It hasn't been a long time, but changes have already come to the Summer Olympics.
Tokyo 2020 saw six new events added to its lineup with medals being offered for the first time in surfing, sport climbing, skateboarding, baseball, softball and karate.
Some of those have been unwavering success stories with sport climbing, surfing and skateboarding showcasing to the world the best athletes in their discipline.
However, baseball, softball and karate won't feature in the 2024 Paris edition of the Games as they fall prey to relatively new rules that allow host nations to pick and choose which fringe sports will participate in their event (Los Angeles is expected to revive the ball sports in 2028).
It made perfect sense for karate to be included in the country the sport originated while baseball and softball, which have strong followings in Japan, did too - even if the best baseball players in the world were absent.
Now, French organisers have opted to stamp their personality on the Games by handing breakdancing its debut appearance.
The changes don't stop there either and they may have implications for New Zealand's future success.
Most notably, the women's K1 200m canoe sprint will not be contested, an event which - via Lisa Carrington - has earned New Zealand three consecutive gold medals. Instead, men's and women's extreme canoe slalom events have been added to the schedule which promise to provide plenty of waterworks.
Sailing has also been a traditionally-fruitful source of medals for New Zealand with names such as Russell Coutts, John Cutler, Craig Monk, Jo Aleh and Polly Powrie, and Leslie Egnot and Jan Shearer all snaring podiums over the years in events that will not take place in Paris.
The Finn, men's 470 and women's 470 will all be cut from the Paris lineup with three new categories created in their place: men's and women's kiteboarding, mixed 470 and an as-yet-unspecified third mixed-gender event.
A subtle change also takes place within the traditional windsurfing or boardsailing event with the adoption of foils to its standard "boat".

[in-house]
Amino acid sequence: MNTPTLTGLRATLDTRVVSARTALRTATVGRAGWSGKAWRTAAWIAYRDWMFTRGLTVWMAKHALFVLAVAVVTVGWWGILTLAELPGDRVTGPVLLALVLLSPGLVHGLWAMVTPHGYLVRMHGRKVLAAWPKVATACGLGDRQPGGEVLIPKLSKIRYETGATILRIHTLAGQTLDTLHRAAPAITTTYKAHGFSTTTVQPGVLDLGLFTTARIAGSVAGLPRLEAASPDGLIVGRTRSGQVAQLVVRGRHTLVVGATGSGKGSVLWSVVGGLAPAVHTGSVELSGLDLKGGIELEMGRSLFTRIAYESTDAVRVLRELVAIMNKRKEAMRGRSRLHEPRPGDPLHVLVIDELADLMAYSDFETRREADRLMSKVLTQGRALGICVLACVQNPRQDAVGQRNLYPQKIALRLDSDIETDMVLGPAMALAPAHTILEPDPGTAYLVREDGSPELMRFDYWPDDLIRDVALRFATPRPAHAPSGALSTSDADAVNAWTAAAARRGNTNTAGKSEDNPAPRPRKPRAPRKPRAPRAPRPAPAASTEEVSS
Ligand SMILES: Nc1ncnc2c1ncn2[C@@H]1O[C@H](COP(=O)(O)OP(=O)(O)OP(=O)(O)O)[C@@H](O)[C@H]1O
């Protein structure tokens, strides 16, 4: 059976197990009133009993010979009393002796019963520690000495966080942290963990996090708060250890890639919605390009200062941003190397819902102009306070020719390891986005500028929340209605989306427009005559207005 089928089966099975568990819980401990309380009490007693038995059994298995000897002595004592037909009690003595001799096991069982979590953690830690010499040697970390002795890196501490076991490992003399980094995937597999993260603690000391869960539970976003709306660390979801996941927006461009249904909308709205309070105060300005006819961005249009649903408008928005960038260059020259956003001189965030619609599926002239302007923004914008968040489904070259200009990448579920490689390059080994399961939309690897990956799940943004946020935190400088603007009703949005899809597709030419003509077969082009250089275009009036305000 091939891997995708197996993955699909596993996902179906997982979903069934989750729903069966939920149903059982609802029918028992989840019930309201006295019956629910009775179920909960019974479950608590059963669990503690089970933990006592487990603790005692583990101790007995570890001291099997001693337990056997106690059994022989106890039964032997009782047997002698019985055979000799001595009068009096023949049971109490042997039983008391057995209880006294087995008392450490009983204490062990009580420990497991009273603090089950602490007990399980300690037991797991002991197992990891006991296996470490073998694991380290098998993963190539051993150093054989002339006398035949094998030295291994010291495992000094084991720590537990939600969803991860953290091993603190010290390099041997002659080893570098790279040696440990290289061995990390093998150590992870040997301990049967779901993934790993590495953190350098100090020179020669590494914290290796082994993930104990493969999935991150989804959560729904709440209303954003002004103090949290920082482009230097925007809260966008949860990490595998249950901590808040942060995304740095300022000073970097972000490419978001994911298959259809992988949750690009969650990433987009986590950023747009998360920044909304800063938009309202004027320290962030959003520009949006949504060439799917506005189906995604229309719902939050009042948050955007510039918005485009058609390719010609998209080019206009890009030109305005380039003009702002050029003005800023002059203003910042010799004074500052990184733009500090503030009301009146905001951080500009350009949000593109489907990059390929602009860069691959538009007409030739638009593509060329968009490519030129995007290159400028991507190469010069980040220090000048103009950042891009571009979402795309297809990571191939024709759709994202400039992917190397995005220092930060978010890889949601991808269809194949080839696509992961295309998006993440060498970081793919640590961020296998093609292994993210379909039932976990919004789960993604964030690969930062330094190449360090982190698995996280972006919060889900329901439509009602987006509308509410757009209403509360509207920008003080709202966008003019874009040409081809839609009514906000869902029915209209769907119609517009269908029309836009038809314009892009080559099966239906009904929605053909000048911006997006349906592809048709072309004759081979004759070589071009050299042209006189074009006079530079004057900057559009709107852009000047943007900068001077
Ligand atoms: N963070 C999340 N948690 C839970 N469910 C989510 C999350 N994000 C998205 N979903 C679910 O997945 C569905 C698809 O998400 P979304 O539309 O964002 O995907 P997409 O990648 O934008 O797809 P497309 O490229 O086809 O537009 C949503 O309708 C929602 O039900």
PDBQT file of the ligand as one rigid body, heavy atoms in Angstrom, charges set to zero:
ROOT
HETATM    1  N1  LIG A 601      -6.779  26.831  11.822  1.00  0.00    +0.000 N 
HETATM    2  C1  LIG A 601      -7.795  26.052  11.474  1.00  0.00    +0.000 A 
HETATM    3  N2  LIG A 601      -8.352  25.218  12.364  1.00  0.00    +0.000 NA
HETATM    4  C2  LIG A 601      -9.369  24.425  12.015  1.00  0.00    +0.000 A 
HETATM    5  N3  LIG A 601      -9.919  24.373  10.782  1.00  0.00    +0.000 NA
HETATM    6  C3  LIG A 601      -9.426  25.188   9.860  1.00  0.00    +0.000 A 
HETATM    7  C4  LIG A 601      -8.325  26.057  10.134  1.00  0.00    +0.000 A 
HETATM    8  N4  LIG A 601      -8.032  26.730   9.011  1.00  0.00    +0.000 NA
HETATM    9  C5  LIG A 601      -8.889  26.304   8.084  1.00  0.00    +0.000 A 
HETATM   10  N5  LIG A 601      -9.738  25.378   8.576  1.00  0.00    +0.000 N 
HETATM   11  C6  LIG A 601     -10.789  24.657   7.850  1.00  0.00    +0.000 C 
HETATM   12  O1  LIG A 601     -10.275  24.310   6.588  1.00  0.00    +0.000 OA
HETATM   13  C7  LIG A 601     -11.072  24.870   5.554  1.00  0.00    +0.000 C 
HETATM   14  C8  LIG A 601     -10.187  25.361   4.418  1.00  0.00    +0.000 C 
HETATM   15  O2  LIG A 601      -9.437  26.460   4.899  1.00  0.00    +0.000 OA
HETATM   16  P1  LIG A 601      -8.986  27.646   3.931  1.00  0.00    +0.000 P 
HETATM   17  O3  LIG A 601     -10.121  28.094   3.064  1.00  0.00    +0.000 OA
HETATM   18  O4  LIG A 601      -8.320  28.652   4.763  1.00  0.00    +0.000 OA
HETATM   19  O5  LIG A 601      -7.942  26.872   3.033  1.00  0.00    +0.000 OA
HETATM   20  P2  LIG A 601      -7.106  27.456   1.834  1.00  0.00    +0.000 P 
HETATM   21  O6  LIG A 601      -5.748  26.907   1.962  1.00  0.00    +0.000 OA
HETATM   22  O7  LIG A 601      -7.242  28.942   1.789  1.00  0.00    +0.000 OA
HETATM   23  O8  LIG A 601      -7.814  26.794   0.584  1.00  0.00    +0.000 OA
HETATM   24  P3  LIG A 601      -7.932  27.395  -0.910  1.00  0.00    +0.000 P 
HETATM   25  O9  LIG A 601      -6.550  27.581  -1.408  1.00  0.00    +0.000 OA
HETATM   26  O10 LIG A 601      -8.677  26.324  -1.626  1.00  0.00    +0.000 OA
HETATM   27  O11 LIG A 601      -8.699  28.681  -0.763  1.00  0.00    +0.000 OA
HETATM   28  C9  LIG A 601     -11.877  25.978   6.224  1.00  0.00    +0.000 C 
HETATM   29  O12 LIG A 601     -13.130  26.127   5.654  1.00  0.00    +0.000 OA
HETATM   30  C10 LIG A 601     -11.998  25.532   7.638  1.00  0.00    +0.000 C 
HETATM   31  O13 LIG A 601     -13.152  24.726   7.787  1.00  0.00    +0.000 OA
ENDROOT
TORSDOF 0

Elsewhere, as part of a mission to stage the first fully gender-balanced Games, changes have also been made to weightlifting and boxing. Each will have a reduced number of weight classes and an even gender-split between all events, though ongoing concerns around doping mean that weightlifting's overall inclusion continues to be subject to review by the IOC.
The men's 50km race walk also ends as an event as calls - partly led by New Zealander Quentin Rew - to include a women's class were met with, instead, its cancellation. Alternatively, in 2024 there will be a mixed-gender race walk of a yet-unspecified distance.
Additionally, a new competition format for modern pentathlon, based in one venue and taking place over just 90-minutes, has been approved. The competition will begin with riding, followed by the fencing bonus round and swimming, before closing with the laser-run.
'Unique and revolutionary'
Finally and possibly the biggest change to regular Olympic transmission will be Paris' opening ceremony.
Where viewers are used to seeing dancers, musicians, elaborate light shows and fireworks centred around a single, packed stadium; Paris will instead take its celebrations to the River Seine.
French President Emmanuel Macron told French sports daily L'Equipe last month that the opening ceremony would take place on the barges and quays of the famed waterway and highlighting world heritage sites such as the Eiffel Tower, Notre Dame Cathedral and the Louvre.
"We want it to be a ceremony of the people, open to all and unique in terms of the experience it will provide. Something that makes sense to the French people and conveys a message to the rest of the world," Macron said.
"We want something unique and revolutionary," he added.
It's estimated more than 300,000 fans could line the river to greet and cheer the performers and incoming athletes.
"Delegations arrive in Paris by boat and cross this iconic city," Tony Estanguet, the president of the Paris Olympics event said. "Hundreds of thousands of fans welcoming them. That would be amazing."